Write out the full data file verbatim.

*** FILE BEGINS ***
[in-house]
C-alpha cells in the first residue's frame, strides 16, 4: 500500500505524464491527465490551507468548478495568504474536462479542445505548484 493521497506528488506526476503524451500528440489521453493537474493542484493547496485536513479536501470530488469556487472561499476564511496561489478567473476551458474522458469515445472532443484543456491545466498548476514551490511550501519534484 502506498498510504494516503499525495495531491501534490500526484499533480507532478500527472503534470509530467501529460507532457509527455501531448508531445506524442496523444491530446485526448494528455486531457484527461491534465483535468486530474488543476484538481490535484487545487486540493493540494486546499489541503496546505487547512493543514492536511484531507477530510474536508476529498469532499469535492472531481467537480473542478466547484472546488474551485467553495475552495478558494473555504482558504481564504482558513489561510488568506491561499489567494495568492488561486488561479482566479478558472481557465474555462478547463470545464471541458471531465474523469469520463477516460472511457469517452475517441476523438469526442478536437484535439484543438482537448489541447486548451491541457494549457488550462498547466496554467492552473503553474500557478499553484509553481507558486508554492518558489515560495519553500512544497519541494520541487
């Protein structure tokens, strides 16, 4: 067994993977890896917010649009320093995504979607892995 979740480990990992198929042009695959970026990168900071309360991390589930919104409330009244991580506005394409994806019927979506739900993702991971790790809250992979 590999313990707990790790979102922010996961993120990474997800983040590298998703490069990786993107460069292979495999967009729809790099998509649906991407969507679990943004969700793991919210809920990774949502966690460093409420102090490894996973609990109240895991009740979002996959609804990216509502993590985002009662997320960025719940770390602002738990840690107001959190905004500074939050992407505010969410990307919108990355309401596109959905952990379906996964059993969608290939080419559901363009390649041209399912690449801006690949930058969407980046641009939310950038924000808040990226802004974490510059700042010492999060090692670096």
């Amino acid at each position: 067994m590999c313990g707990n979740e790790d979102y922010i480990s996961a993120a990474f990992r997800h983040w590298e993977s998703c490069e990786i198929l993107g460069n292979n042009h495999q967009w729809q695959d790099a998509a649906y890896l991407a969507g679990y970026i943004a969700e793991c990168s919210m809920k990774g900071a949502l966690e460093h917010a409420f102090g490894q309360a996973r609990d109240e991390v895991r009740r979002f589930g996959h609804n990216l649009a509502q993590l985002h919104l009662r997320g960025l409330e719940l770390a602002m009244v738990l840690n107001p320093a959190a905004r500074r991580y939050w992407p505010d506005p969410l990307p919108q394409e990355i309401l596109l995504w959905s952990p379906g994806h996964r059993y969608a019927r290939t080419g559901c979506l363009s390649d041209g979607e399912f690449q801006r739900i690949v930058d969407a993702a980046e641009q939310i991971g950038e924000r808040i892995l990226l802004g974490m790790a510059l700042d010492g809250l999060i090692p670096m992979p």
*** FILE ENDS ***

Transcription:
[in-house]
C-alpha cells in the first residue's frame, strides 16, 4: 500500500505524464491527465490551507468548478495568504474536462479542445505548484 493521497506528488506526476503524451500528440489521453493537474493542484493547496485536513479536501470530488469556487472561499476564511496561489478567473476551458474522458469515445472532443484543456491545466498548476514551490511550501519534484 502506498498510504494516503499525495495531491501534490500526484499533480507532478500527472503534470509530467501529460507532457509527455501531448508531445506524442496523444491530446485526448494528455486531457484527461491534465483535468486530474488543476484538481490535484487545487486540493493540494486546499489541503496546505487547512493543514492536511484531507477530510474536508476529498469532499469535492472531481467537480473542478466547484472546488474551485467553495475552495478558494473555504482558504481564504482558513489561510488568506491561499489567494495568492488561486488561479482566479478558472481557465474555462478547463470545464471541458471531465474523469469520463477516460472511457469517452475517441476523438469526442478536437484535439484543438482537448489541447486548451491541457494549457488550462498547466496554467492552473503553474500557478499553484509553481507558486508554492518558489515560495519553500512544497519541494520541487
């Protein structure tokens, strides 16, 4: 067994993977890896917010649009320093995504979607892995 979740480990990992198929042009695959970026990168900071309360991390589930919104409330009244991580506005394409994806019927979506739900993702991971790790809250992979 590999313990707990790790979102922010996961993120990474997800983040590298998703490069990786993107460069292979495999967009729809790099998509649906991407969507679990943004969700793991919210809920990774949502966690460093409420102090490894996973609990109240895991009740979002996959609804990216509502993590985002009662997320960025719940770390602002738990840690107001959190905004500074939050992407505010969410990307919108990355309401596109959905952990379906996964059993969608290939080419559901363009390649041209399912690449801006690949930058969407980046641009939310950038924000808040990226802004974490510059700042010492999060090692670096």
């Amino acid at each position: 067994m590999c313990g707990n979740e790790d979102y922010i480990s996961a993120a990474f990992r997800h983040w590298e993977s998703c490069e990786i198929l993107g460069n292979n042009h495999q967009w729809q695959d790099a998509a649906y890896l991407a969507g679990y970026i943004a969700e793991c990168s919210m809920k990774g900071a949502l966690e460093h917010a409420f102090g490894q309360a996973r609990d109240e991390v895991r009740r979002f589930g996959h609804n990216l649009a509502q993590l985002h919104l009662r997320g960025l409330e719940l770390a602002m009244v738990l840690n107001p320093a959190a905004r500074r991580y939050w992407p505010d506005p969410l990307p919108q394409e990355i309401l596109l995504w959905s952990p379906g994806h996964r059993y969608a019927r290939t080419g559901c979506l363009s390649d041209g979607e399912f690449q801006r739900i690949v930058d969407a993702a980046e641009q939310i991971g950038e924000r808040i892995l990226l802004g974490m790790a510059l700042d010492g809250l999060i090692p670096m992979p």